Independent voices from the TWT Communities
The argument among born-again Christians over their influence in American politics will rage once again at Ralph Reed's annual Faith & Freedom Coalition's three-day moveable talkfest that gets under way at prime locations Thursday in Washington.
President Obama said last week that he wants a reset on the war on terrorism, but Republicans said Sunday that his plan sounds more like a retreat.
Rex Elsass, chief executive of the largest Republican campaign advertising firm in the country, might have answered "yes" if he had been on the "Should we shoot all the consultants now?" panel at this year's Conservative Political Action Conference.
Much like President Clinton once did, President Obama tried to make the case Tuesday that he's still relevant.
After news broke earlier this month that CNN was looking to relaunch "Crossfire," several sources told Politico that the network was looking to tap former House Speaker Newt Gingrich and former Obama campaign manager Stephanie Cutter to fill the dueling roles.
President Obama has been busy in recent weeks with legacy-burnishing announcements, including Tuesday's $100 million initiative to map the human brain, and some in the GOP say it's just the kind of inspiring idea their party used to be known for.
The immigration reform battle in the Senate will be won or lost on the Republican side of the aisle, where the GOP is increasingly divided on the issue.
The Republican National Committee unveiled a 98-page blueprint Monday to rebuild the GOP, after months of focus groups and data analysis to find out why the party lost last year's presidential election. Sadly, what they found wasn't any great discovery.
A governor and three U.S. senators emerged as probable first-tier candidates for the 2016 Republican presidential nomination by the windup of the 40th anniversary Conservative Political Action Conference on Saturday.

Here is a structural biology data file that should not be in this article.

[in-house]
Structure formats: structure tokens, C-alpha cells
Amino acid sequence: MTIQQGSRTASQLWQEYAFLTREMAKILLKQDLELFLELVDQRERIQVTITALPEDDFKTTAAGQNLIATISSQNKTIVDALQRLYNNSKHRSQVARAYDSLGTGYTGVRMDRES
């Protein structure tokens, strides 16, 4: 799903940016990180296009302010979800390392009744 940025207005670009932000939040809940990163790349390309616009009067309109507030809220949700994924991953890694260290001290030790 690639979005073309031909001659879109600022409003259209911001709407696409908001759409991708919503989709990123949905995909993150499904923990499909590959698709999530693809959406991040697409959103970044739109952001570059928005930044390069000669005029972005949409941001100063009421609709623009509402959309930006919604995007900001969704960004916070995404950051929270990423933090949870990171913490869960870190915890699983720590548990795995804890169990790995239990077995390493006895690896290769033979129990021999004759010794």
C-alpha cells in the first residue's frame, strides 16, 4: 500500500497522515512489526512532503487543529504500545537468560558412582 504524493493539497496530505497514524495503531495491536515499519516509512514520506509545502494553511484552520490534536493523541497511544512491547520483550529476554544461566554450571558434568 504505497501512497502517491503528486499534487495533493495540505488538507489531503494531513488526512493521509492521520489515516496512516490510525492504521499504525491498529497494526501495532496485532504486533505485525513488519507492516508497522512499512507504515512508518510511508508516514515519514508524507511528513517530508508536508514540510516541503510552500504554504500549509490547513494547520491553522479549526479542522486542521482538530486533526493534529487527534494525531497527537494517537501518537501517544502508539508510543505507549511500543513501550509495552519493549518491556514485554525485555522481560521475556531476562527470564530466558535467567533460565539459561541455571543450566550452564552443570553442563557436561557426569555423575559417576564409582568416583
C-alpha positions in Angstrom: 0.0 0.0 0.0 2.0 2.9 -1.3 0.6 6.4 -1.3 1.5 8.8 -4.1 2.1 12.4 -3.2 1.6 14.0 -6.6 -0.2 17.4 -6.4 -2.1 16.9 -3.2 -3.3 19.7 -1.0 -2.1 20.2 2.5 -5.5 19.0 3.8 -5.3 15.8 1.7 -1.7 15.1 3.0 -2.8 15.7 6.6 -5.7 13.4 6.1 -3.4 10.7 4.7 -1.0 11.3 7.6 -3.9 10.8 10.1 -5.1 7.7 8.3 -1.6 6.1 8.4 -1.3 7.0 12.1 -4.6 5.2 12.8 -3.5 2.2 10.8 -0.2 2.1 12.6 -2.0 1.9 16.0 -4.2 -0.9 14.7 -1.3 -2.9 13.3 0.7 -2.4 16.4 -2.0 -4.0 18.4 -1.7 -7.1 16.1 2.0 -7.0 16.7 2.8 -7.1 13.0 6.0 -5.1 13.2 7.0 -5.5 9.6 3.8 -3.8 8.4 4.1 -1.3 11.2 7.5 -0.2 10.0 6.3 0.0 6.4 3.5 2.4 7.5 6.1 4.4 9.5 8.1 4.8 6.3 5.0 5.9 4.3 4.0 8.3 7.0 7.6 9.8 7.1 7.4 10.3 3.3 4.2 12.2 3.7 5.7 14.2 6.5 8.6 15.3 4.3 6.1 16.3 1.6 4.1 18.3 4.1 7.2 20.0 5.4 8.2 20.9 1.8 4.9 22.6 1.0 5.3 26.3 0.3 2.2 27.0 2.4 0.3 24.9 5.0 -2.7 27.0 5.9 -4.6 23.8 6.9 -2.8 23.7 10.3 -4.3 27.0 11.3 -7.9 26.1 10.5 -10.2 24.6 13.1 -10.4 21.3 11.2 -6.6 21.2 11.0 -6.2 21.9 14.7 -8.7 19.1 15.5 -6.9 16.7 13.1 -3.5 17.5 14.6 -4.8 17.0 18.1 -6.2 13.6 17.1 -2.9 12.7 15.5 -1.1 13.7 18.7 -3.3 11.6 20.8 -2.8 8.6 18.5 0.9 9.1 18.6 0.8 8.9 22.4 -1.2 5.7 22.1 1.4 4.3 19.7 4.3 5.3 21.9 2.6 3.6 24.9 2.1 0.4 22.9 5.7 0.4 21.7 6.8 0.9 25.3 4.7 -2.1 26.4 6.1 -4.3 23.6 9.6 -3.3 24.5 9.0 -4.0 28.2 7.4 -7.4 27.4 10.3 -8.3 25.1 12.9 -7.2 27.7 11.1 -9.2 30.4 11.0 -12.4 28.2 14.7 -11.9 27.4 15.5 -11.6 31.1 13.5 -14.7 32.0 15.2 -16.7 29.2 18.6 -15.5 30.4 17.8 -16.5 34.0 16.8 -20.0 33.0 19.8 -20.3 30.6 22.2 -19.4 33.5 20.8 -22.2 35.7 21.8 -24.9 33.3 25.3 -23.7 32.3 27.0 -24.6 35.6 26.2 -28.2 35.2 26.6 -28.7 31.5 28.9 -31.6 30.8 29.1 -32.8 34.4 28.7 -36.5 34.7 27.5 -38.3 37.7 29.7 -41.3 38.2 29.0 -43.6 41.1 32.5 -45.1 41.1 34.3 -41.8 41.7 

Iranian dissidents in the U.S. are preparing for the Persian New Year with a major push in Washington for the removal of the brutal, theocratic regime in Iran and for the relocation of 3,000 Iranian refugees confined to a squalid camp in Iraq where they are targeted by pro-Iranian terrorists.
Brownie troops, baseball teams and kids from places like Ottumwa, Texarkana and East Gondola who have been washing cars and saving dimes for years to pay for their senior trip, can scratch the White House off the list of places to see in Washington. In a fit of pique over how sequestration didn't shut down the government, President Obama has canceled all public tours.
Few subjects garnered more media attention during last year's election than the advent of super PACs -- political action committees that may collect unlimited contributions from individuals, corporations and labor unions for independent political spending.
As he approaches his 65th birthday this month, we find former Vice President Al Gore reduced to playing much the same role for the American left that Newt Gingrich serves for our nation's right, that of the intellectual court jester.
It was almost inevitable. Dr. Ben Carson will be a featured speaker at the 40th annual Conservative Political Action Conference in mid-March, praised by American Conservative Union Chairman Al Cardenas as someone deeply in touch with the fiscal and social challenges of the age, who nonetheless "represents the optimism and hope of the future of the conservative movement."
Former House Speaker Newt Gingrich said Wednesday that Karl Rove should not play the role of kingmaker in congressional races across the country.
Mr. Gingrich, 67, told the Associated Press that he would focus on helping Republican candidates through the midterm elections in November, then decide in February or March whether to seek the GOP nomination.
"You couldn't be the first Republican speaker in a generation and engage in a contest with Bill Clinton for setting the direction of the country and run for president," Mr. Gingrich said. "It wasn't physically doable."